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Math Help - Angular measure problem help

  1. #1
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    Angular measure problem help

    I'm given the following diagram of a satellite orbiting above a planet.
    http://i.imgur.com/1BEQX.png

    I am then told to find the height of the satellite above the planet, but I don't really have any idea how to start solving this one. If someone could give me a push in the right direction that would be much appreciated.
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  2. #2
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    Quote Originally Posted by BobRoss View Post
    I'm given the following diagram of a satellite orbiting above a planet.
    http://i.imgur.com/1BEQX.png

    I am then told to find the height of the satellite above the planet, but I don't really have any idea how to start solving this one. If someone could give me a push in the right direction that would be much appreciated.
    familiar with the equation for arc length?

    s = R \cdot \theta

    note ...

    (1) \theta has to be in radians and

    (2) R is the distance from the center of the planet to the satellite.

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  3. #3
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    Quote Originally Posted by BobRoss View Post
    I'm given the following diagram of a satellite orbiting above a planet.
    http://i.imgur.com/1BEQX.png

    I am then told to find the height of the satellite above the planet, but I don't really have any idea how to start solving this one. If someone could give me a push in the right direction that would be much appreciated.
    You are given the arc length s = 8952 km and the angle it traces out. s = r \theta where r is the distance from the satellite to the center of the Earth. (The angle needs to be convert4d to radians first.)

    -Dan
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    So I convert 55 to radians which gives me 0.9599310886 and then multiply that by the radius?
    (0.9599310886)x(5000)= 4799.66 km

    So is that the height of the satellite? I'm kind of confused by the way the diagram is drawn.
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  5. #5
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    Quote Originally Posted by BobRoss View Post
    So I convert 55 to radians which gives me 0.9599310886 and then multiply that by the radius?
    (0.9599310886)x(5000)= 4799.66 km

    So is that the height of the satellite? I'm kind of confused by the way the diagram is draw.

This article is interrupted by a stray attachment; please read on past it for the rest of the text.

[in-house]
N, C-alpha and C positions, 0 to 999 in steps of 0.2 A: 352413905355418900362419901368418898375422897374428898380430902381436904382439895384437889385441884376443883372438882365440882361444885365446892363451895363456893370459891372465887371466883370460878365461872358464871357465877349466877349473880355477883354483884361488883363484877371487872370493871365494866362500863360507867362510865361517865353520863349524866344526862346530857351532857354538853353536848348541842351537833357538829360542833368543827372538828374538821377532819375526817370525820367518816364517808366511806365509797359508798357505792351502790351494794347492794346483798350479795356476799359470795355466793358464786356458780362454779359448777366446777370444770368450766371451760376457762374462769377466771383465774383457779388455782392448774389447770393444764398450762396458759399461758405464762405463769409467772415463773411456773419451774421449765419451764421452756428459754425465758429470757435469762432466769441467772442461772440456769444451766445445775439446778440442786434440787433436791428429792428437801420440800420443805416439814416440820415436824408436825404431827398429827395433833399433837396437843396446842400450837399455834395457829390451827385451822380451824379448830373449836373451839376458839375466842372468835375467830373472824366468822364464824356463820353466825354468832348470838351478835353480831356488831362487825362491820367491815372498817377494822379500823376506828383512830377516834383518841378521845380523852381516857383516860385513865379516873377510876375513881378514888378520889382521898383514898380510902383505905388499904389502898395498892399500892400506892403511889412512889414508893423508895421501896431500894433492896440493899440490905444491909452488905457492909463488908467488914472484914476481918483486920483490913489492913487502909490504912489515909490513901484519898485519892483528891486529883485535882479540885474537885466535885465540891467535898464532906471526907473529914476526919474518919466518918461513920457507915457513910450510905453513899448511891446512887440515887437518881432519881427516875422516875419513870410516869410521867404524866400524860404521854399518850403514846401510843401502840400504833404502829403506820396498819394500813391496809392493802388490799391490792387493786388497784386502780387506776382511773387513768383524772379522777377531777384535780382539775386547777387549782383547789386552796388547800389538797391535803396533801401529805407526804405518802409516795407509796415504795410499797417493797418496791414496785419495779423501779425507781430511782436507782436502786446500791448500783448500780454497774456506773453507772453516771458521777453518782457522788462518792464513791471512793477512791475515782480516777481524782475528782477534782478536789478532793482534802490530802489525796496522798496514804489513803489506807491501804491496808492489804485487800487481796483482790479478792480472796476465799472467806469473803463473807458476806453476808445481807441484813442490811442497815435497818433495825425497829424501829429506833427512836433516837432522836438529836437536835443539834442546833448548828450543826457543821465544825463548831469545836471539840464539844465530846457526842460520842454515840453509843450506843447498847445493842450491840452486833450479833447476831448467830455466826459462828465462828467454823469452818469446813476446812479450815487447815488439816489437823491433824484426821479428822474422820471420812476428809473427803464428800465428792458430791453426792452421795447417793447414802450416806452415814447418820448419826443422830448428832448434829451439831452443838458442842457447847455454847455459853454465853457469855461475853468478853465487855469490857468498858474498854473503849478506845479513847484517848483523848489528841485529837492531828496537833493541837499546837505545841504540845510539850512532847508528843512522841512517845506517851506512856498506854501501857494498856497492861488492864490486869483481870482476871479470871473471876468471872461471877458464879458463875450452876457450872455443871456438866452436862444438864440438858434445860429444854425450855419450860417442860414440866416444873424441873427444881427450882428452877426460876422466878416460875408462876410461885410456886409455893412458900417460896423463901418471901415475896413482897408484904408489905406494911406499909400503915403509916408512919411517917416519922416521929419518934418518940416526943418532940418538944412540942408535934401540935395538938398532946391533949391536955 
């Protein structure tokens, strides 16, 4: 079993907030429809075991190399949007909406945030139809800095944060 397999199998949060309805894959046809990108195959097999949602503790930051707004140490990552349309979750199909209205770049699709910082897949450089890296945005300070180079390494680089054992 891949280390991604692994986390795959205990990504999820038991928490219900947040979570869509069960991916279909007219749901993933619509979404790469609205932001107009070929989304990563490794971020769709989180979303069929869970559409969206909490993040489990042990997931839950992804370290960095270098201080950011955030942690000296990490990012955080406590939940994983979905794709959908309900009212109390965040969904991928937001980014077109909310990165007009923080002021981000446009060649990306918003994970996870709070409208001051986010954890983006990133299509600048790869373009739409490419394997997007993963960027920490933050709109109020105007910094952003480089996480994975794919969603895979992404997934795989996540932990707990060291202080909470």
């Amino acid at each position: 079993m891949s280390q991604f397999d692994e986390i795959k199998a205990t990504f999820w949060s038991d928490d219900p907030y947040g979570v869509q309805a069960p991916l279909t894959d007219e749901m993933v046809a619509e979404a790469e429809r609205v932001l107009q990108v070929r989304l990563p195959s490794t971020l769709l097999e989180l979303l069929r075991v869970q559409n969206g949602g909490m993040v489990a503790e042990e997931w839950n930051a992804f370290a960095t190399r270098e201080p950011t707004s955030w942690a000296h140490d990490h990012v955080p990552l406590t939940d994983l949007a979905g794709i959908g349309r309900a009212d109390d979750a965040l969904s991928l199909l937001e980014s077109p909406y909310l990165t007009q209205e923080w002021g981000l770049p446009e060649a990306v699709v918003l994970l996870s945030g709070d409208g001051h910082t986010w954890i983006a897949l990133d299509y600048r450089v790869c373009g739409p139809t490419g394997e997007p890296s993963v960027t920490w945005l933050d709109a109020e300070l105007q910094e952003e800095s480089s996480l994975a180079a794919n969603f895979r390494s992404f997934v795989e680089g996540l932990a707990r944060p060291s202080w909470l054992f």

sorry, that is incorrect.

    you need to find  R first, then note that R = r + h

    the question wants you to find h.
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  6. #6
    Forum Admin topsquark's Avatar
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    Quote Originally Posted by BobRoss View Post
    So I convert 55 to radians which gives me 0.9599310886 and then multiply that by the radius?
    (0.9599310886)x(5000)= 4799.66 km

    So is that the height of the satellite? I'm kind of confused by the way the diagram is drawn.
    Look at the equation again.

    \displaystyle s = r \theta \implies r = \frac{s}{\theta}

    This will give you the radius of the circle the satellite is in. That is, it will give you the distance from the satellite to the center of the Earth. How would you find the height from that?

    -Dan

    Edit: Not fast enough on the draw this time either. No wild West showdowns with skeeter for me!
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  7. #7
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    Okay so:
    R=8952/0.9599310886
    R=9325.66
    So that is the distance from the center of the planet to the satellite correct? So I subtract 5000 from that to get the height above the planet?
    h=4325.66 km

    Yay/nay?
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  8. #8
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    Quote Originally Posted by BobRoss View Post
    Okay so:
    R=8952/0.9599310886
    R=9325.66
    So that is the distance from the center of the planet to the satellite correct? So I subtract 5000 from that to get the height above the planet?
    h=4325.66 km

    Yay/nay?
    yes
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  9. #9
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    Great, thank you both for the help!
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